Once in a while, a movie comes along that's both enlightening and controversial, without resorting to any sensationalism to prove its point. After Tiller is that movie. It follows the lives of four late term abortion providers that are as diverse as the women who come to them. It shows the courage of medically trained profesionnals doing one of the most difficult and dangerous jobs in the field. This is a must-see movie for everyone, regardless of where you stand on abortion. Whether you are pro-choice or pro-life, or somewhere in between, you have got to take a look at this.
Although the directors clearly come from one ideological viewpoint (everyone does), the movie does a great job of illustrating the issue of abortion with a good dose of objectivity. As Daniel Fienberg at HitFix remarks, "[the movie] doesn't attempt to make things pretty or to dodge the aspects of late-term abortions that leave even some pro-choice activists a little uncomfortable." As a guest at the premiere in New York back in May, I can attest to that. The portrayal of late term abortion was hard to watch, but necessary for me to see to better understand my own position on this issue. One of the most enlightening parts of the documentary is when one of the doctors admits to the camera that she believes she is dealing with a baby, not a fetus.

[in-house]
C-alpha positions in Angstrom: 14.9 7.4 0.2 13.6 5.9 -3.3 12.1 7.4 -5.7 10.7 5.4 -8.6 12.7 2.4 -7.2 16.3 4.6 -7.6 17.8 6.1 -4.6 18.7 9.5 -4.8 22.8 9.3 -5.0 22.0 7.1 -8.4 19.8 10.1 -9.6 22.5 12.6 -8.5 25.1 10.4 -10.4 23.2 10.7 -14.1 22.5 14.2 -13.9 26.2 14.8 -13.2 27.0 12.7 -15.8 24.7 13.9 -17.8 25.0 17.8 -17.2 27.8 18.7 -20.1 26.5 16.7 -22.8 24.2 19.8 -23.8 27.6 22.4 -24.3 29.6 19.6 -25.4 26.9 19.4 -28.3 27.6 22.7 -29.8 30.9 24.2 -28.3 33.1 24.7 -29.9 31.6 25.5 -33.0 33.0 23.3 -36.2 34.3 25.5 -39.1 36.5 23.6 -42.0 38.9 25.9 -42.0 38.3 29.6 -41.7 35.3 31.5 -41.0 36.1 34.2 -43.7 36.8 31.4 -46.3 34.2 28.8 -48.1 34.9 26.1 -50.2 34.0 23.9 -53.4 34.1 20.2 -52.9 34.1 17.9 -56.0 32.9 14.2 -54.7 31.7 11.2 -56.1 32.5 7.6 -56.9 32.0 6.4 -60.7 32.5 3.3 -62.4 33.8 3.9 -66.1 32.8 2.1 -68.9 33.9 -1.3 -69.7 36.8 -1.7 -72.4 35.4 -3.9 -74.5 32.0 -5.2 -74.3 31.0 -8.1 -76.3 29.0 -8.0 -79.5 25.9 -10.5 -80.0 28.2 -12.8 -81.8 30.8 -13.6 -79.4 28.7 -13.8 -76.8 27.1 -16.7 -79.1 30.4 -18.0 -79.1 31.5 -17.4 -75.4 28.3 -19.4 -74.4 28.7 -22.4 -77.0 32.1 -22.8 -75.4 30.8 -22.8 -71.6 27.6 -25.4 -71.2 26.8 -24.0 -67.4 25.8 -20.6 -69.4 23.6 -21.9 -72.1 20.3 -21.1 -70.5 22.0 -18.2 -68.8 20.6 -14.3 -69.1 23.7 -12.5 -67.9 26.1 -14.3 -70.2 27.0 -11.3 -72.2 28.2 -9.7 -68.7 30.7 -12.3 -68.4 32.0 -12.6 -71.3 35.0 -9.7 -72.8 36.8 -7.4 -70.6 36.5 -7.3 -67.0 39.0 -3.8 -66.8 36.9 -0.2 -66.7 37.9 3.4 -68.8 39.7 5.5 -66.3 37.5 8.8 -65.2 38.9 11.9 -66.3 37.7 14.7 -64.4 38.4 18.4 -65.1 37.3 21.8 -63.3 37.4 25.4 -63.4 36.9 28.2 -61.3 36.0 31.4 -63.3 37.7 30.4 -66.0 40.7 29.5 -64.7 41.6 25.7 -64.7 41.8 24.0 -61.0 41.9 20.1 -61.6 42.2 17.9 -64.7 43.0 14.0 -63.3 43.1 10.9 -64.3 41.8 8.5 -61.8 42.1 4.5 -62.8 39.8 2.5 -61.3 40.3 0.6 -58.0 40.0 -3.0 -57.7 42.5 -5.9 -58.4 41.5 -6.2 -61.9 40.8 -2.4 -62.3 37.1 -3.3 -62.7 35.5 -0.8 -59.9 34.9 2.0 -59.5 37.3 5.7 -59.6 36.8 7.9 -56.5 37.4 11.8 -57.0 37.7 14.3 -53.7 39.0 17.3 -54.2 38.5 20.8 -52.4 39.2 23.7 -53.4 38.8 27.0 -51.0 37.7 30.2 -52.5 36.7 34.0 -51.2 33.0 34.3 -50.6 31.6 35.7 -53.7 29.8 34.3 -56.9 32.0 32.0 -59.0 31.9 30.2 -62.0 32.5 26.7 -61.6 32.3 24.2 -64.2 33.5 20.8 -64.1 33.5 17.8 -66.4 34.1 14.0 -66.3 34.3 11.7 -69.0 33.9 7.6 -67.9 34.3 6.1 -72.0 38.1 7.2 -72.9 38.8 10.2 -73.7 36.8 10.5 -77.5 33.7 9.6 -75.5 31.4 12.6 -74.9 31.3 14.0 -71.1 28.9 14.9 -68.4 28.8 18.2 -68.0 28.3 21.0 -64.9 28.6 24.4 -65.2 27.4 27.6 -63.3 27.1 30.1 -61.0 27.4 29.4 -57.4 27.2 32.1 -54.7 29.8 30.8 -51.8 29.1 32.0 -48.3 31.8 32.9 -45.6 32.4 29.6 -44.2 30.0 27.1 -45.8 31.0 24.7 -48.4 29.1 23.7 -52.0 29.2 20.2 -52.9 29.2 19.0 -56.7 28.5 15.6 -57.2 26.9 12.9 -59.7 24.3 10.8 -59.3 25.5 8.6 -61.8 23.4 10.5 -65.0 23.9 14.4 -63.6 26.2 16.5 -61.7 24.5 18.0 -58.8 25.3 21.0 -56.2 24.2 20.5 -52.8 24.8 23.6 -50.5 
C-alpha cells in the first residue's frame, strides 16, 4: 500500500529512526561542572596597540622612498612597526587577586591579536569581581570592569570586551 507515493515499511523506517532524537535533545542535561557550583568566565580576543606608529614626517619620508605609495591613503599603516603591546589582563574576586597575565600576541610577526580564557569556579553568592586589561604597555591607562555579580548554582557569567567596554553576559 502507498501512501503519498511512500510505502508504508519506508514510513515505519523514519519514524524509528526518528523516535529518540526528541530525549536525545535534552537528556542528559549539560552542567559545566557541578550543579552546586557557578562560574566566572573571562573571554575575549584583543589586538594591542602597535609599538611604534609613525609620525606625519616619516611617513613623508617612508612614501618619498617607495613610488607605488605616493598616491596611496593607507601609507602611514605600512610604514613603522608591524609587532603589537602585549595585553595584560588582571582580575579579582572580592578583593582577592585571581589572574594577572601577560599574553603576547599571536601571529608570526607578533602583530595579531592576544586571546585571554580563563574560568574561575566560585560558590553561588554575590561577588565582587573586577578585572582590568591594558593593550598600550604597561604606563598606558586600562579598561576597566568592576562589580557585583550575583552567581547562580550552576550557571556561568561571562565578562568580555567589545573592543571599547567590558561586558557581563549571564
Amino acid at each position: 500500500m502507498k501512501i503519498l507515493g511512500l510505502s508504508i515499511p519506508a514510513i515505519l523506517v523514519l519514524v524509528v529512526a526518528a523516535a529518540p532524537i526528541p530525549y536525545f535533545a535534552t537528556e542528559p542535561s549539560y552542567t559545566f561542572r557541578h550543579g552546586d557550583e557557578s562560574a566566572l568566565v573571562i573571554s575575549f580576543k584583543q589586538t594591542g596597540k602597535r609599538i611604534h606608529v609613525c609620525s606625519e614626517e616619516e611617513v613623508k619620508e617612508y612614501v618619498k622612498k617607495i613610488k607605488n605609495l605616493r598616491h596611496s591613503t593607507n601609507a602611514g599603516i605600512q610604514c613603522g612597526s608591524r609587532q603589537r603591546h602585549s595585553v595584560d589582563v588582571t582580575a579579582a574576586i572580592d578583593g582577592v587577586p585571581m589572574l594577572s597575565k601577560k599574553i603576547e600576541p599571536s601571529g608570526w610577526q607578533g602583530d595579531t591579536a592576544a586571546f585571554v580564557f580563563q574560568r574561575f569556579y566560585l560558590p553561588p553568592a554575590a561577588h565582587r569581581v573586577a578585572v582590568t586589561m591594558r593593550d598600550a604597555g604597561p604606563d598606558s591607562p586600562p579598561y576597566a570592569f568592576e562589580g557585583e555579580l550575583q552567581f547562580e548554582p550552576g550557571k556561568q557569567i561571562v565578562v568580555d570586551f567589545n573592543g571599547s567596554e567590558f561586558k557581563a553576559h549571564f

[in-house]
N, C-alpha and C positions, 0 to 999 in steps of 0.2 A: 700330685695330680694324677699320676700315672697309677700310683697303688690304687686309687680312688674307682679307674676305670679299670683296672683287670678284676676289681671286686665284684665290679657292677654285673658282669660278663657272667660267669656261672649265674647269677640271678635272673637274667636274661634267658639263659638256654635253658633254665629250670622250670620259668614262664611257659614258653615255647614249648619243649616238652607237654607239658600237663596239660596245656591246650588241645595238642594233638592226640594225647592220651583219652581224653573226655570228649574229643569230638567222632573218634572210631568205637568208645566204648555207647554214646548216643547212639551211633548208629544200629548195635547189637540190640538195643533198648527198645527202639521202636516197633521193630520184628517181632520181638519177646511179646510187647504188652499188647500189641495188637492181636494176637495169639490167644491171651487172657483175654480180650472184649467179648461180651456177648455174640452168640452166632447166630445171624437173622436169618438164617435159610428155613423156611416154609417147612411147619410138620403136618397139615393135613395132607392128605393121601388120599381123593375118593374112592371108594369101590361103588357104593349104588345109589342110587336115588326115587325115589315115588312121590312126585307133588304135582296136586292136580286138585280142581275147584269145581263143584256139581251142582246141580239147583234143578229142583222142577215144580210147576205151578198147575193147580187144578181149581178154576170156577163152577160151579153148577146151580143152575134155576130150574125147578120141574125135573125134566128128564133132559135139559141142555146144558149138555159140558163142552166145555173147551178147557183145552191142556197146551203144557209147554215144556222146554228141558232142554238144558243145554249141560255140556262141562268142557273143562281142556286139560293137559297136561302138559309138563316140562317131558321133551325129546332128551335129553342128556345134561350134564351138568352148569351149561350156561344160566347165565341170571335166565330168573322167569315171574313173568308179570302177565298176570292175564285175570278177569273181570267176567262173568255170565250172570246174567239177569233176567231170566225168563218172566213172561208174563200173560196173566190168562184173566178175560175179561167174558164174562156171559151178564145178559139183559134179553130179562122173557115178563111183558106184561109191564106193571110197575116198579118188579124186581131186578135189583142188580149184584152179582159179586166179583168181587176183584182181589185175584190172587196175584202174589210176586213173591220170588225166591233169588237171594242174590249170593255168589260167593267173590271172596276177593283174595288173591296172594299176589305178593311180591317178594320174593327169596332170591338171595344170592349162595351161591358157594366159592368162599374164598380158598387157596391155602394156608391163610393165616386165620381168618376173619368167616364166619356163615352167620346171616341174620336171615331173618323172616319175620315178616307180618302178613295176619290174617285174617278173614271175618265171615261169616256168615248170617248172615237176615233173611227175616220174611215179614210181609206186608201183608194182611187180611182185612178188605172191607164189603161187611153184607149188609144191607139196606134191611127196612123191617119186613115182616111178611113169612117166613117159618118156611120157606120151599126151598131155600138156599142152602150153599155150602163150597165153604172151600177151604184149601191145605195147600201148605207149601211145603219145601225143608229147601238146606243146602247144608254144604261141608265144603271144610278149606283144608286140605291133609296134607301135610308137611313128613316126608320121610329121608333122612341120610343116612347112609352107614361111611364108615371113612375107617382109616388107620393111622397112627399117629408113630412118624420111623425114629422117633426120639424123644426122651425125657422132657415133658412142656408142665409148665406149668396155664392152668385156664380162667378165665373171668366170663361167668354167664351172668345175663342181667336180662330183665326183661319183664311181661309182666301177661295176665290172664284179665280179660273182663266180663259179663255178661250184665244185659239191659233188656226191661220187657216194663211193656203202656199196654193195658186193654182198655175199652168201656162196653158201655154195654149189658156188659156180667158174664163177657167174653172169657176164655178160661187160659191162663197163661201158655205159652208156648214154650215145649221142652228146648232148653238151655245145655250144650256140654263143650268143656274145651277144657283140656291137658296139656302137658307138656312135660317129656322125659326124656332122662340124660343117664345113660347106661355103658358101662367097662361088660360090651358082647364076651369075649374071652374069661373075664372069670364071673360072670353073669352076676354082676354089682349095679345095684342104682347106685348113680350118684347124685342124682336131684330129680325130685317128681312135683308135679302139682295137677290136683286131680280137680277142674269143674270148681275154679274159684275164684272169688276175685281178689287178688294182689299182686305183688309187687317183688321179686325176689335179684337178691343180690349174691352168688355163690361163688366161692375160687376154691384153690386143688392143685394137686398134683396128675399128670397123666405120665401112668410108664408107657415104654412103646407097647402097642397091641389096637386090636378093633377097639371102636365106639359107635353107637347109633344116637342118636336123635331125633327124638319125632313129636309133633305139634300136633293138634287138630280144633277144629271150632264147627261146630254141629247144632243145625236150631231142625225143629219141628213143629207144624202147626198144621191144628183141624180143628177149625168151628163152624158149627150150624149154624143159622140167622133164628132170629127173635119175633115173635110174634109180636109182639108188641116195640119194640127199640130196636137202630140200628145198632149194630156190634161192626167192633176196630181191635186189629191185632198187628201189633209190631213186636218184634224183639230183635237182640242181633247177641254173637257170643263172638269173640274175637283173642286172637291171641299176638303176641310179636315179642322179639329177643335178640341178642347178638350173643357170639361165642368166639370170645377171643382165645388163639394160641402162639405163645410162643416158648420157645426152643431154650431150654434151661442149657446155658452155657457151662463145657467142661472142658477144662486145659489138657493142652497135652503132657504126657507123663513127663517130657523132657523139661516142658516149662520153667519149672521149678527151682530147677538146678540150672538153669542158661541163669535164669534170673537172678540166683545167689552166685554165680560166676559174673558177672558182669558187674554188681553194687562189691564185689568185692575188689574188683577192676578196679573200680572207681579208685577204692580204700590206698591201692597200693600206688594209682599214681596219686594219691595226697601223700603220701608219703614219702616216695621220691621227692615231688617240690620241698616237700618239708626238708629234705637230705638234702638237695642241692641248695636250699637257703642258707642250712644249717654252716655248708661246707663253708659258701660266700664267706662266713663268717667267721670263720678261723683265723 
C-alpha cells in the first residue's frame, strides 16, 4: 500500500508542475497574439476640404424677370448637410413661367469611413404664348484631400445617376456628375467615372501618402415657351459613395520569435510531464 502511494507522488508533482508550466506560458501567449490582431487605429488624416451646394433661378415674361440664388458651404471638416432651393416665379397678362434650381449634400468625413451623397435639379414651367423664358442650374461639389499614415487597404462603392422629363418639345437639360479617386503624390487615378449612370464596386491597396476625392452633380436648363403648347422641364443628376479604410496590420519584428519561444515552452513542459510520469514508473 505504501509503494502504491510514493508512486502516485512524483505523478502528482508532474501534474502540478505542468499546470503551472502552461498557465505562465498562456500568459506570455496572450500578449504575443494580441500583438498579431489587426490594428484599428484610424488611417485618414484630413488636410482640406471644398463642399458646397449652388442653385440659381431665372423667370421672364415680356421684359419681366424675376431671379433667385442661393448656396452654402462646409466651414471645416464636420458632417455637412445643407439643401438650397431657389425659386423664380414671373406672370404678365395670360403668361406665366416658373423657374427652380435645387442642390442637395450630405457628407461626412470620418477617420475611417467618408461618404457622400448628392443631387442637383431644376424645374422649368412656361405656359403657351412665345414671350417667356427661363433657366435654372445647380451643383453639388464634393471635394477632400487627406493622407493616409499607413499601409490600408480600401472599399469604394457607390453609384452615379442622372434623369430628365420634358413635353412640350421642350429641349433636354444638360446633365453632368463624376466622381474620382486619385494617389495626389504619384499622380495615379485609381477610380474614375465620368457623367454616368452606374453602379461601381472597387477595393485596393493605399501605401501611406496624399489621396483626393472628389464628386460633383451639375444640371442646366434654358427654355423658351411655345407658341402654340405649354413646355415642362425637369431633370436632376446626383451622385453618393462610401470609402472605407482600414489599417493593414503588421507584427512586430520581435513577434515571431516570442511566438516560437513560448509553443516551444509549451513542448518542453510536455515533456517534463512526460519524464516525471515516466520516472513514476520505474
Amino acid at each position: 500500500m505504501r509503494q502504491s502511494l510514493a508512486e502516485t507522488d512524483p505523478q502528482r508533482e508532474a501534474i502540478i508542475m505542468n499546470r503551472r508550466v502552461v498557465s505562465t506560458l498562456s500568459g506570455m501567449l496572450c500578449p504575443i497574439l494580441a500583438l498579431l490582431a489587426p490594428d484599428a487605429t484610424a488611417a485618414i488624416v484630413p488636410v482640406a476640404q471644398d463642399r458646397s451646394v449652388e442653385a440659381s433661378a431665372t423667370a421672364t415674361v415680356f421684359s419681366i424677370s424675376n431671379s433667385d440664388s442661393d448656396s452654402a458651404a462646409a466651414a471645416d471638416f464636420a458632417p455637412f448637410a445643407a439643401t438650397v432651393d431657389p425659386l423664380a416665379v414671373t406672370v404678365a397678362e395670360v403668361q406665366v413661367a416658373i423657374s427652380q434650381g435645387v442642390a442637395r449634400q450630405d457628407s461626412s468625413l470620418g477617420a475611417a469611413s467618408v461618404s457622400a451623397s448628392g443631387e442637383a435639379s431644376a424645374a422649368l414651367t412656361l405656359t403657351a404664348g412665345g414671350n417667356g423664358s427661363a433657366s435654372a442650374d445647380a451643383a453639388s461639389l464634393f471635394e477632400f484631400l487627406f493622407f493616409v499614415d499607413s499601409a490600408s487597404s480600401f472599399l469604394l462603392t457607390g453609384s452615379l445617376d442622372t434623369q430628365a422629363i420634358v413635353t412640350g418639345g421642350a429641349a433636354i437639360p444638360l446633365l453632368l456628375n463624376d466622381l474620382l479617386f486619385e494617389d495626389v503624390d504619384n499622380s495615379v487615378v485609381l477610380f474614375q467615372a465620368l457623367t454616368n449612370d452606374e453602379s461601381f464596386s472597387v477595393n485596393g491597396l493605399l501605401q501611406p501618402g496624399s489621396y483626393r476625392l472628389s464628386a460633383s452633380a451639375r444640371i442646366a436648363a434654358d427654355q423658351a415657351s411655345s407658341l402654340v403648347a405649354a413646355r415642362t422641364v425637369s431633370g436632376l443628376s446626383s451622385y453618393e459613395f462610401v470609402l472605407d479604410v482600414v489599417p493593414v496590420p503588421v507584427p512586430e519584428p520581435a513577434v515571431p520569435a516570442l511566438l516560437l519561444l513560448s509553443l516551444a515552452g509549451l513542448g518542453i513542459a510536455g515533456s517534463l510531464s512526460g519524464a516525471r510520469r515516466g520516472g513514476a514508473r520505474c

"The doctors instruct their patients that this isn't an operation. It's a delivery. They don't say they're removing "tissue" or "an embryo" or "the fetus." This is a delivery in which the baby is euthanized. They're honest and frank about what they do, but the documentary is also honest and frank about who they're doing this for and why it's important," notes Fienberg.
In fact, the film is honest in many ways. It demystifies a lot of the myths about the type of women who seek late-term abortions. Some need the procedure after realizing that their babies would be born with fatal or life-long severe medical problems. Others didn't realize they were pregnant until it was too late and one of them is actually turned away by a late-term provider and given information about adoption.
The film has a humanizing effect. It humanizes the babies that are euthanized, rather than fetuses that removed. It humanizes the women who undergo these late-term abortion procedures and the doctors who perform them.
It reminds the viewer that the decision to have an abortion is never easy, nor is it done with no disregard for the baby. The doctors are even shown organizing a funeral on-site for the family of a baby that was going to be born with severe complications and only live a few weeks.
"The notion that this procedure is being carried out casually or callously is rendered ludicrous. The people we see deliberating this choice represent a variety of economic backgrounds, a variety of educational backgrounds and several of them are overtly religious people" Fienberg explains.
This movie will make people on both sides of the abortion debate think more deeply about their position. More importantly, it can help everyone engage in a more productive conversation about the issue. Pro-lifers and pro-choicers may agree on very little, this film helps both of them understand a little more about what they are fighting about.
Share this movie with your friends and see where the discussion takes you.